Publius Papinius Statius


Book V

Translated by A. S. Kline © Copyright 2012 All Rights Reserved

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BkV: Prologue – Statius to his friend Abascantus: Greetings!

Every good example should be honoured, as benefiting the public. The devotion you show to your Priscilla is an aspect of your own character and none can withhold their sympathy, no husband certainly. To love a living wife is a delight, a dead one a religion. However I do not present this work as one of the crowd, nor as an obligation. Priscilla loved my wife, and by loving her, confirmed her approval in my eyes; so I would show ingratitude were I to ignore your tears. Moreover, I always do my humble best to oblige any follower of the Divine House, since whoever worships the gods in good faith, loves their priests also. Yet though I have wished for a long while that our friendship could deepen, I would rather this occasion had not presented itself so soon.

BkV:1 – Consolation on the Death of Priscilla

Had I the skill to shape true likenesses in wax,

Impress features and bring life to ivory or gold,

Priscilla, I’d create a work of solace welcome

To your husband. For by his great devotion he

Deserves in his grief to have had Apelles render

Your face in paint, or Phidias to re-create you.

So hard does he seek to bring back your shade

From the pyre, fights a mighty battle with Death,

Wearying artists, trying to love you in every form.

But beauty the skilful hand creates is still mortal:

While, rarest lady of a husband who is praised, I

Attempt with timeless lyre to grant you obsequies

Long-lasting, proof against oblivion, should Apollo

Favour me, and Caesar assent, who always makes

One with him; for you can rest in no better tomb.

This is late treatment indeed for such an affliction,

Since Phoebus’s swift orbit brings the second year.

But when the blow was fresh, and the house dark

With its shock, what then could reach the bereaved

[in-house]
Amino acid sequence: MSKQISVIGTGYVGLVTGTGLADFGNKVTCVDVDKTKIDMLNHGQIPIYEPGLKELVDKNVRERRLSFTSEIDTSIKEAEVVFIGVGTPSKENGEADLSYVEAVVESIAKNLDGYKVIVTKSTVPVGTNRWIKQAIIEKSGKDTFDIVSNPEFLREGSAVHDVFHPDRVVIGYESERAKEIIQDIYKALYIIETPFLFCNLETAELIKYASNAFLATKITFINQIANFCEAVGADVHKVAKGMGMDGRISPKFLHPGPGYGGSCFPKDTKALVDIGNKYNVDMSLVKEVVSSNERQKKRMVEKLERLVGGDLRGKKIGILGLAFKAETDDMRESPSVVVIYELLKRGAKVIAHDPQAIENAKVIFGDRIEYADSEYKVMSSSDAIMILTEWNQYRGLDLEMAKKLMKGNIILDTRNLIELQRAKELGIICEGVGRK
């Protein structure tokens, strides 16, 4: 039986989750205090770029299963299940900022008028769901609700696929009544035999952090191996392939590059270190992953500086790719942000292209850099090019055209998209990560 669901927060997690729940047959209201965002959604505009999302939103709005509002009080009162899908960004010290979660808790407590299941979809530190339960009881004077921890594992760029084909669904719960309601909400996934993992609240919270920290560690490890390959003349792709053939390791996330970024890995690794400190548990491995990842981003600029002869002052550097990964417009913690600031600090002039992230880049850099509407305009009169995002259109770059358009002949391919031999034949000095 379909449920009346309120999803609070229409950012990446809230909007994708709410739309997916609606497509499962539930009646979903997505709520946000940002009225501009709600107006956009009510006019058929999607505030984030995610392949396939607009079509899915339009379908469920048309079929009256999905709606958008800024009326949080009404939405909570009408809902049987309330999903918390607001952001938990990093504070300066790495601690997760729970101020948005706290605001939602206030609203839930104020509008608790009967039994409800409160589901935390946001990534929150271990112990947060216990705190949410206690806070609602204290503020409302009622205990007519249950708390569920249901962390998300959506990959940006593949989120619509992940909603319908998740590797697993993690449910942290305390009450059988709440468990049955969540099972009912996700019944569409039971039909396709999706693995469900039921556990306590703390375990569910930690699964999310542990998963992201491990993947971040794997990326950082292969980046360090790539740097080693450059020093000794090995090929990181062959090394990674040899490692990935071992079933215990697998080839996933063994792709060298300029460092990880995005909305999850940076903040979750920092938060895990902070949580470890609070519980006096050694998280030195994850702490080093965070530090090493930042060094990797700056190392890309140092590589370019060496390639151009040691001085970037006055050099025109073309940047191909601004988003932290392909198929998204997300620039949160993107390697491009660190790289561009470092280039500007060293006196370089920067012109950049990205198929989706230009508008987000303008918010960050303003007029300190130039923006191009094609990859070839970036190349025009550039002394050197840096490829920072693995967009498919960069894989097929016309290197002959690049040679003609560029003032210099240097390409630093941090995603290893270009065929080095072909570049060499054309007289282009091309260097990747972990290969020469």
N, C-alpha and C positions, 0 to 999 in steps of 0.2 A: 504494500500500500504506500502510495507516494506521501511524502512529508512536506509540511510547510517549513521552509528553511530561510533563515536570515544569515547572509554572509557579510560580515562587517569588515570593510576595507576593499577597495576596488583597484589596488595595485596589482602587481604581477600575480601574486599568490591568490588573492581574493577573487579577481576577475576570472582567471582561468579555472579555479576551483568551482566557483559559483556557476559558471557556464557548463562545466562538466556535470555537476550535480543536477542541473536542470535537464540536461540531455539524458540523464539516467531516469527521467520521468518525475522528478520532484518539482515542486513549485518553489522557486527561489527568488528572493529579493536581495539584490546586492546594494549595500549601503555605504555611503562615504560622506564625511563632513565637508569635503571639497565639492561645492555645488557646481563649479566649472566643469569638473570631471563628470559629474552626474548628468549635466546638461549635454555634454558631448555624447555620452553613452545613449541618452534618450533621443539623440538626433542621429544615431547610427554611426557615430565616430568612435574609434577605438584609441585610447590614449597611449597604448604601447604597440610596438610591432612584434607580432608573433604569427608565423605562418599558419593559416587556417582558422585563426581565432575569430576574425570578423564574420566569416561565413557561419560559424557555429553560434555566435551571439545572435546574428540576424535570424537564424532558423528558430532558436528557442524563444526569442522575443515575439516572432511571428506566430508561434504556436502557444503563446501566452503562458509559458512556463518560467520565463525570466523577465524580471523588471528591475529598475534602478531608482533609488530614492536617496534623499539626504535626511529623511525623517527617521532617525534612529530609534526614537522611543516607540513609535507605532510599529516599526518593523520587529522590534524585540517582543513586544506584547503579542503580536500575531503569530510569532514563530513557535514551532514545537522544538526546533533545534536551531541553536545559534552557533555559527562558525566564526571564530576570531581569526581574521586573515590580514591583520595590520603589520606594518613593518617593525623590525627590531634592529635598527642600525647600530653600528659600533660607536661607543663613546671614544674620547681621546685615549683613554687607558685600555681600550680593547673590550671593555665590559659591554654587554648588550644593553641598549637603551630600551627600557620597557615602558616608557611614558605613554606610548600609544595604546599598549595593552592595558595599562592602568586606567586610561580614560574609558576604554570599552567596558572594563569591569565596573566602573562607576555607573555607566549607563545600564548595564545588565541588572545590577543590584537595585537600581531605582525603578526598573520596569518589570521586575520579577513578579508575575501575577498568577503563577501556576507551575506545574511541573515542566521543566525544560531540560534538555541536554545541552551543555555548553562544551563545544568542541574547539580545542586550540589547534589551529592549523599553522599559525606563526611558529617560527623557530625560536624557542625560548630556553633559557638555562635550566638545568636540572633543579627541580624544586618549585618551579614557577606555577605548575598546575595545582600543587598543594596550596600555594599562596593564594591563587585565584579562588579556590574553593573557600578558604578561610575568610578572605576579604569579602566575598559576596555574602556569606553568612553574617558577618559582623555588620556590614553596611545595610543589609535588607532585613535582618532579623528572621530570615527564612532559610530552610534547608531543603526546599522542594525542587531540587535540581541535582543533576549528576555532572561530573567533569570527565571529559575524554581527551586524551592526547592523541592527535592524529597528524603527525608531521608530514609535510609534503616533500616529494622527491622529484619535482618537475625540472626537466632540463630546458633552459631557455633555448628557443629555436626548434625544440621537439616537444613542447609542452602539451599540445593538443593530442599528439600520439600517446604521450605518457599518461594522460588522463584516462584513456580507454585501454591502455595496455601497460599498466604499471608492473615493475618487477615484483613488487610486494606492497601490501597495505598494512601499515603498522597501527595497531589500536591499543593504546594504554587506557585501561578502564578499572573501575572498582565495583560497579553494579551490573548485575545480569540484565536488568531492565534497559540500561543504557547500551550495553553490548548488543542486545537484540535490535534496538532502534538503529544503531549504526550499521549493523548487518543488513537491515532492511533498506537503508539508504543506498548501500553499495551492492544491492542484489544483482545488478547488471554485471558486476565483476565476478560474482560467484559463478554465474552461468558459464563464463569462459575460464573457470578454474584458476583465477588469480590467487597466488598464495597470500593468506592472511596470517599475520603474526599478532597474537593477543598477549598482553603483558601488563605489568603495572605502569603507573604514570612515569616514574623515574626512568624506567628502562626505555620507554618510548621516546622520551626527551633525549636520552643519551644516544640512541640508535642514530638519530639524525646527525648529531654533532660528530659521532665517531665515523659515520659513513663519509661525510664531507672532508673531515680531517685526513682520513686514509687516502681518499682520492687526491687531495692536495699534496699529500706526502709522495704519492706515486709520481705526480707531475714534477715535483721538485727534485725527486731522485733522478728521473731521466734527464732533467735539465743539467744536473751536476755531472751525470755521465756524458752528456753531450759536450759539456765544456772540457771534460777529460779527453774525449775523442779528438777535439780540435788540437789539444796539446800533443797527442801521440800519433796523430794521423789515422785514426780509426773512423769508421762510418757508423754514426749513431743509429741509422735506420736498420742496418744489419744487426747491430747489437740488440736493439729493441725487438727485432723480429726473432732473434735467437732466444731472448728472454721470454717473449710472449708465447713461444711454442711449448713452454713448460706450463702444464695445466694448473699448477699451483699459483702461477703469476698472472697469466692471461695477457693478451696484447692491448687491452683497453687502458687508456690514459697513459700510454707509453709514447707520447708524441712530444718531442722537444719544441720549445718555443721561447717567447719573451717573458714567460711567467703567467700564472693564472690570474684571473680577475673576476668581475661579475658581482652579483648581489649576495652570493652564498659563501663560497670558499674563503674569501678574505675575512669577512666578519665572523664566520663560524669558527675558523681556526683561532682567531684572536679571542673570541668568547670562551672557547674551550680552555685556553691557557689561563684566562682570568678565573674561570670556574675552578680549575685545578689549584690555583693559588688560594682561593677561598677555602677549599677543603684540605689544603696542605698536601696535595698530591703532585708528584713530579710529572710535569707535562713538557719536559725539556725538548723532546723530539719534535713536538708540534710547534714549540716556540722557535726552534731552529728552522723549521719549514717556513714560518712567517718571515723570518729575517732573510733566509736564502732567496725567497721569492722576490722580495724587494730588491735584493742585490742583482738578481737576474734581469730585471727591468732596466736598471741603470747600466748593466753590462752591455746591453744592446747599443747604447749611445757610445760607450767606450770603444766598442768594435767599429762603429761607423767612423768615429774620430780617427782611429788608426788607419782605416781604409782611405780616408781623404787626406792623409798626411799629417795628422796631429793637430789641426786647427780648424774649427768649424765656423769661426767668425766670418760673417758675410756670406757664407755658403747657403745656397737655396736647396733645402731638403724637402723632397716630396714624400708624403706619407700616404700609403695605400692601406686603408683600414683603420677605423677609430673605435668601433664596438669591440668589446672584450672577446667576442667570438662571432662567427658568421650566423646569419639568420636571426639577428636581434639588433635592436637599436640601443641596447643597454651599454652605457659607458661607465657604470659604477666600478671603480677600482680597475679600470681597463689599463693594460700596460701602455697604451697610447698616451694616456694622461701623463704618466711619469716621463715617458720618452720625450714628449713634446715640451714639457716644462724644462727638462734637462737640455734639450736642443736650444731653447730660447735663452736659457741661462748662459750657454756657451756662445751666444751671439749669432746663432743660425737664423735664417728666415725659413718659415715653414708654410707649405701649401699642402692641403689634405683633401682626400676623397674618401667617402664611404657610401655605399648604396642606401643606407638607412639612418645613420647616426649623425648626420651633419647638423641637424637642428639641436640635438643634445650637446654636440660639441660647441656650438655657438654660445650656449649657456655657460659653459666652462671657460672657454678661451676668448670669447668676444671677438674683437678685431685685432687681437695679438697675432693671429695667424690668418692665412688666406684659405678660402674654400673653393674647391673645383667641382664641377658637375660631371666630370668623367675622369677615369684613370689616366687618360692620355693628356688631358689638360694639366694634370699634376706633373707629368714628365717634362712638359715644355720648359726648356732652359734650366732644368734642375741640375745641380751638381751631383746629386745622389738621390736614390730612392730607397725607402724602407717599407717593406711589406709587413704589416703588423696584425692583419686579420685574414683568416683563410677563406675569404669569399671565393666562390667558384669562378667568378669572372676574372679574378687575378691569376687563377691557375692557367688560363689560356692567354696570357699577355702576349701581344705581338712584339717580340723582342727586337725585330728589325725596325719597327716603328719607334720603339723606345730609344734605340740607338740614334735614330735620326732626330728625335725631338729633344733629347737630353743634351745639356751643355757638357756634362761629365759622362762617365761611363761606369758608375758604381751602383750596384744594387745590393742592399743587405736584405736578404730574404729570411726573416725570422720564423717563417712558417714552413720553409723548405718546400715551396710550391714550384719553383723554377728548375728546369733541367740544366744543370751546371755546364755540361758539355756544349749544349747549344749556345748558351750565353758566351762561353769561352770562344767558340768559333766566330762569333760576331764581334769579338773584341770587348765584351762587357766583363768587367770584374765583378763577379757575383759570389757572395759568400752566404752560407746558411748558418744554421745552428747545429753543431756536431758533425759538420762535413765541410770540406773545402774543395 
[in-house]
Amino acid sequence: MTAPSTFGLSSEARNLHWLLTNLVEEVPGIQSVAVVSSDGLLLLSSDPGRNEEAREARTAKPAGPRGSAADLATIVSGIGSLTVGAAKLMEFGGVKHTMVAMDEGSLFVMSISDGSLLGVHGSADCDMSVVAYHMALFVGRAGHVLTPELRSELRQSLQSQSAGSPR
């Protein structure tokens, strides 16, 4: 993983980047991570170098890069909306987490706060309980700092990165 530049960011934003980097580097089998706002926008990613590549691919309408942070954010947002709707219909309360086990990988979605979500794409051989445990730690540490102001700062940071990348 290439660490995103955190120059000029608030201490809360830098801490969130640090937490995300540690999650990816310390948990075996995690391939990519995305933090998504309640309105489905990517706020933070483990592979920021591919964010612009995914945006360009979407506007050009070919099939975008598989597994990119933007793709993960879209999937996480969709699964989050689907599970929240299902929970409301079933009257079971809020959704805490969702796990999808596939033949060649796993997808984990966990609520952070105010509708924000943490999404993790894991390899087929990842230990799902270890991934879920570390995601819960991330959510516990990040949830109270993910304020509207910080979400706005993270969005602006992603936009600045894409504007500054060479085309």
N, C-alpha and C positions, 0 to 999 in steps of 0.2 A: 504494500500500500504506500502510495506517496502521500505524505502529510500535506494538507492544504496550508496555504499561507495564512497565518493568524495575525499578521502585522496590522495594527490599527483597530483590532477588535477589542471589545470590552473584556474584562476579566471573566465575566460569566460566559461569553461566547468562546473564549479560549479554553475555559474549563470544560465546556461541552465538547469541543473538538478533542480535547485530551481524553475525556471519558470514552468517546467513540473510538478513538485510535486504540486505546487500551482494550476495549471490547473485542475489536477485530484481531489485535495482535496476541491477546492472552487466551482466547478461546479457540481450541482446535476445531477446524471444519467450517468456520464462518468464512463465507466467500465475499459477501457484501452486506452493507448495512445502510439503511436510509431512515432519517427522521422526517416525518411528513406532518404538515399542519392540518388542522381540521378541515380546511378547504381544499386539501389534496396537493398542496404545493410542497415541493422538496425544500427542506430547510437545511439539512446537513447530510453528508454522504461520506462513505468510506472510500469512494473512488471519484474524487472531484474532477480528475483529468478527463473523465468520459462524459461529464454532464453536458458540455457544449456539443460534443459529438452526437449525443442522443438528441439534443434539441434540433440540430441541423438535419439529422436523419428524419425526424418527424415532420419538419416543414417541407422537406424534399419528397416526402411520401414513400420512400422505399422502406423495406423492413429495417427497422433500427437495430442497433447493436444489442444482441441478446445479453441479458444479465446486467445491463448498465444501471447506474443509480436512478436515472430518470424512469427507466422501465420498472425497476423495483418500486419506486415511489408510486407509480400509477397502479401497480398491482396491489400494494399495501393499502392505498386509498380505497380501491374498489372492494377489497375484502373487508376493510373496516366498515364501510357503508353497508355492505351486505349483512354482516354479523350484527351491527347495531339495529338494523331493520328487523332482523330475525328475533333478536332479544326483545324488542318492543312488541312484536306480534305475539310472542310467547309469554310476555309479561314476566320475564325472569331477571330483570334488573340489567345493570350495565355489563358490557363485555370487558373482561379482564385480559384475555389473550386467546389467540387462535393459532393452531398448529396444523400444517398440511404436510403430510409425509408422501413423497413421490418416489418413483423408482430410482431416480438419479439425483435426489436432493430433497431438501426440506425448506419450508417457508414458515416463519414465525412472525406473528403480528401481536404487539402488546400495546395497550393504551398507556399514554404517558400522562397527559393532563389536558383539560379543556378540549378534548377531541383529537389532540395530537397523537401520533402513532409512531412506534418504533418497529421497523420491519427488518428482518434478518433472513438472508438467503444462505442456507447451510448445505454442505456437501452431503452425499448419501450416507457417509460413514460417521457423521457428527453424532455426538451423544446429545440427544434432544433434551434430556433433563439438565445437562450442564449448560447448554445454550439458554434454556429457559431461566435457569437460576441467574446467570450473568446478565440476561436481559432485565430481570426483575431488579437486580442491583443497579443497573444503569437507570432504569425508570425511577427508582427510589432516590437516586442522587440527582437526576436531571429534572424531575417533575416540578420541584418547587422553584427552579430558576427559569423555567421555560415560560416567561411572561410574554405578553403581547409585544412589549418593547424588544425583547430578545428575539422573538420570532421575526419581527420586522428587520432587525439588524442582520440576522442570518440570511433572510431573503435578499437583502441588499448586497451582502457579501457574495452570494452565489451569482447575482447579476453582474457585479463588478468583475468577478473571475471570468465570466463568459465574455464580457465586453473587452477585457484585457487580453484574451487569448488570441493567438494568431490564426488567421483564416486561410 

Man’s sad ear? Then his sole consolation was to weep;

Tear his clothes; tire his servants, outdoing their grief;

Berate the Fates, and the unjust gods, with fierce cries.

Even if Orpheus himself had been present, with every

Wood and river, if Calliope and her sisters, and all the

Priests of Bacchus and Apollo, had gathered round him,

That poet’s singing would not have served, nor the lyre

That the gods of Avernus and the snake-haired Furies

Gave ear to; such the grief in this spouse’s stunned mind.

Even now, as I sing, the scar though healed is sensitive

To the touch, and conjugal tears weigh on his heavy lids.

A husband’s sorrow even now in those eyes? Wondrous,

Yet true! Sooner might Niobe’s tears have dried, on Mount

Sipylus; Aurora’s grief for Memnon have failed; or Thetis’s,

She weary of shedding storms of tears by Achilles’ tomb.

Honour to your feelings! The god who grasps the reins

Of the whole world and, closer to us than Jupiter, orders

Men’s tasks, sees you grieving and takes note, and in that

Finds private evidence for the worth of his chosen servant,

In the love you show her shade, and her funeral obsequies.

This is ardour at its most chaste, this is a love that merits

The deepest approval from our Censor and our master.

Nor is it any wonder that unbroken concord joined you

Together by unbroken ties, so linking both your hearts.

She indeed had wed before, known marriage with another

Spouse, yet, like a virgin bride, cherished and embraced

You with all her mind and spirit, just as the elm loves

The vine, sharing its branches, mingling foliage, asking

Autumn’s bounty, glad to be wreathed in the dear stems.

Women without moral virtue are praised for the gift of

Their looks, or their ancestry, possessed of false esteem,

But devoid of the true. Though her birth too was noble,

And her aspect as delightful as any husband might wish,

Greater honour was in her, to know the one bed, cherish

The one flame privately in the very marrow of her bones.

No Trojan rapist could have sullied that love, no Ithacan

Suitor, no seducer of his brother’s wife like that Thyestes,

Who polluted a chaste marriage, to win Mycenae with gold.

If she had been offered the riches of Babylon, or Lydia’s

Mass of treasure, or the potent wealth of India, China, and

Arabia, she’d rather have died untouched in chaste poverty,

Defending her reputation with her life. Yet hers no harsh

And frowning face, no undue severity marring her manner,

But simple cheerful loyalty was hers, all charm with modesty.

And if some great danger had summoned her to a wider role,

She’d happily have confronted armies, braved the fiery bolts

Of lightning, or the hazards of the deep seas, for her husband.

Fortune dictated that no adversity came to prove her wifely

Care, or brought her pallor to match his peril. Instead her